NCAR/NOAA Global Hawk Dropsonde System
The Global Hawk dropsonde system was developed by the National Center for Atmospheric Research (NCAR) with funding support from the Unmanned Aircraft Systems (UAS) program within NOAA. The system, also known as the Advanced Vertical Atmospheric Profiling System (AVAPS), takes advantage of NCAR's extensive experience in the development, operation, and analysis of aircraft dropsonde systems and their data. Integration onto the Global Hawk aircraft is done in collaboration with NASA.
The system can carry up to 88 dropsondes for deployment at altitudes up to 65,000 ft from the unmanned Global Hawk aircraft. The dropsondes collect high vertical resolution measurements of the temperature, pressure, relative humidity, and wind speed and direction in the atmosphere. Coupled with the long 24+ hour endurance of the aircraft, the system provides a revolutionary capability for the monitoring of high-impact weather events.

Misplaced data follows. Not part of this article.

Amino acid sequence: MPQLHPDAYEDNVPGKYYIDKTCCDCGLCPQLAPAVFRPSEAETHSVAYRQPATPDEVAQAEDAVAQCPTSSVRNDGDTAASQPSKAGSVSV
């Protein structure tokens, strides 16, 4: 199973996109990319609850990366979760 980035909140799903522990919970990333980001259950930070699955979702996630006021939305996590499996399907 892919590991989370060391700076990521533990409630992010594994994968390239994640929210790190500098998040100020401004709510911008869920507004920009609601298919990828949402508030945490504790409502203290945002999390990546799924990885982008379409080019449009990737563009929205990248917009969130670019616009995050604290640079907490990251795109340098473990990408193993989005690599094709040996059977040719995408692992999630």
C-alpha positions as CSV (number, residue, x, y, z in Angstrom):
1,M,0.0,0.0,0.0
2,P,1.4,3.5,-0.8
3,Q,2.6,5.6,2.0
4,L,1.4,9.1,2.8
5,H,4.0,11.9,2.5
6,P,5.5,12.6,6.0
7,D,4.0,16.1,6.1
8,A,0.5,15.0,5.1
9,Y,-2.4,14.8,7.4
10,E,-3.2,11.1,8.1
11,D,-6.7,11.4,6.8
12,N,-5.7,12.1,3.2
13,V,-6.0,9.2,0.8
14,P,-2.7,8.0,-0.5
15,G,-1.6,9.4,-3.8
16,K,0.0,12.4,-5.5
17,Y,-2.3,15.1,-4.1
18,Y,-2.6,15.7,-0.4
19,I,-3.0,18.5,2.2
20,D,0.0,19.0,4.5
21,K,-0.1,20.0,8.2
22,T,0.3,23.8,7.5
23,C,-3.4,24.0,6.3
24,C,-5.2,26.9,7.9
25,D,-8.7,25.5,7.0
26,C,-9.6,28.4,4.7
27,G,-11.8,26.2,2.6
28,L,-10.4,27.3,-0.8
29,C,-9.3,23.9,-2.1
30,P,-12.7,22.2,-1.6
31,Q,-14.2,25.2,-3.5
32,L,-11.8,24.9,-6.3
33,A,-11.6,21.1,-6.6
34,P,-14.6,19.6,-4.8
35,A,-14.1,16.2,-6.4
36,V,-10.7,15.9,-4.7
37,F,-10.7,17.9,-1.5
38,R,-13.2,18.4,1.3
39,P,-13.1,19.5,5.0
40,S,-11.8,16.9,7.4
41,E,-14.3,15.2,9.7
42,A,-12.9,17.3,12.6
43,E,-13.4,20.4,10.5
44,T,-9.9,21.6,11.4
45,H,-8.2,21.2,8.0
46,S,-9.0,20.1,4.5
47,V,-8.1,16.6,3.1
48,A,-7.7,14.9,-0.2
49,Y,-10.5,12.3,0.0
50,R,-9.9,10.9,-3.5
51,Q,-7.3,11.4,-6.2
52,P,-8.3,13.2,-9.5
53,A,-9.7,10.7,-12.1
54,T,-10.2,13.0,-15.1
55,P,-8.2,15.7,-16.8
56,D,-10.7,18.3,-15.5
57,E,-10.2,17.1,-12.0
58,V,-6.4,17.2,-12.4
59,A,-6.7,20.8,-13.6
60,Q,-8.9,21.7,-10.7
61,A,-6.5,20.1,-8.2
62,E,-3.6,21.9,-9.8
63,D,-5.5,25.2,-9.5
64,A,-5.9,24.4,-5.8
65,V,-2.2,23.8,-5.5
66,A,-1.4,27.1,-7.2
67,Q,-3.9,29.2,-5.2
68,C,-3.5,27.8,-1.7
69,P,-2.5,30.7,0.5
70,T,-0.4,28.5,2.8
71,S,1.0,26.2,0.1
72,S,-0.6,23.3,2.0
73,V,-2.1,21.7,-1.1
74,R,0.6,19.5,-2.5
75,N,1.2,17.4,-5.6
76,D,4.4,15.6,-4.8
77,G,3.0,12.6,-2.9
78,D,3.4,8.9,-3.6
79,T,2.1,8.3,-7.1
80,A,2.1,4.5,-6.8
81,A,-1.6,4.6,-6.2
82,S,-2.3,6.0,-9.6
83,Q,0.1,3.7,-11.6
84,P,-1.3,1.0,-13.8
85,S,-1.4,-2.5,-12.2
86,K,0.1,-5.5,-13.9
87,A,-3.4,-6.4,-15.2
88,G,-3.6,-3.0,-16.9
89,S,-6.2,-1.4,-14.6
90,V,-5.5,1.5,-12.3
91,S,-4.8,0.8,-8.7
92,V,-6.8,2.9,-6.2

The Global Hawk dropsonde system was first deployed scientifically during the NOAA-led Winter Storms and Pacific Atmospheric Rivers (WISPAR) experiment in 2011 and then successfully deployed from 2012-2014 during the NASA Hurricane and Severe Storm Sentinel (HS3) experiment. Currently the system is being employed in the NOAA Sensing Hazards with Operational Unmanned Technology (SHOUT) experiment.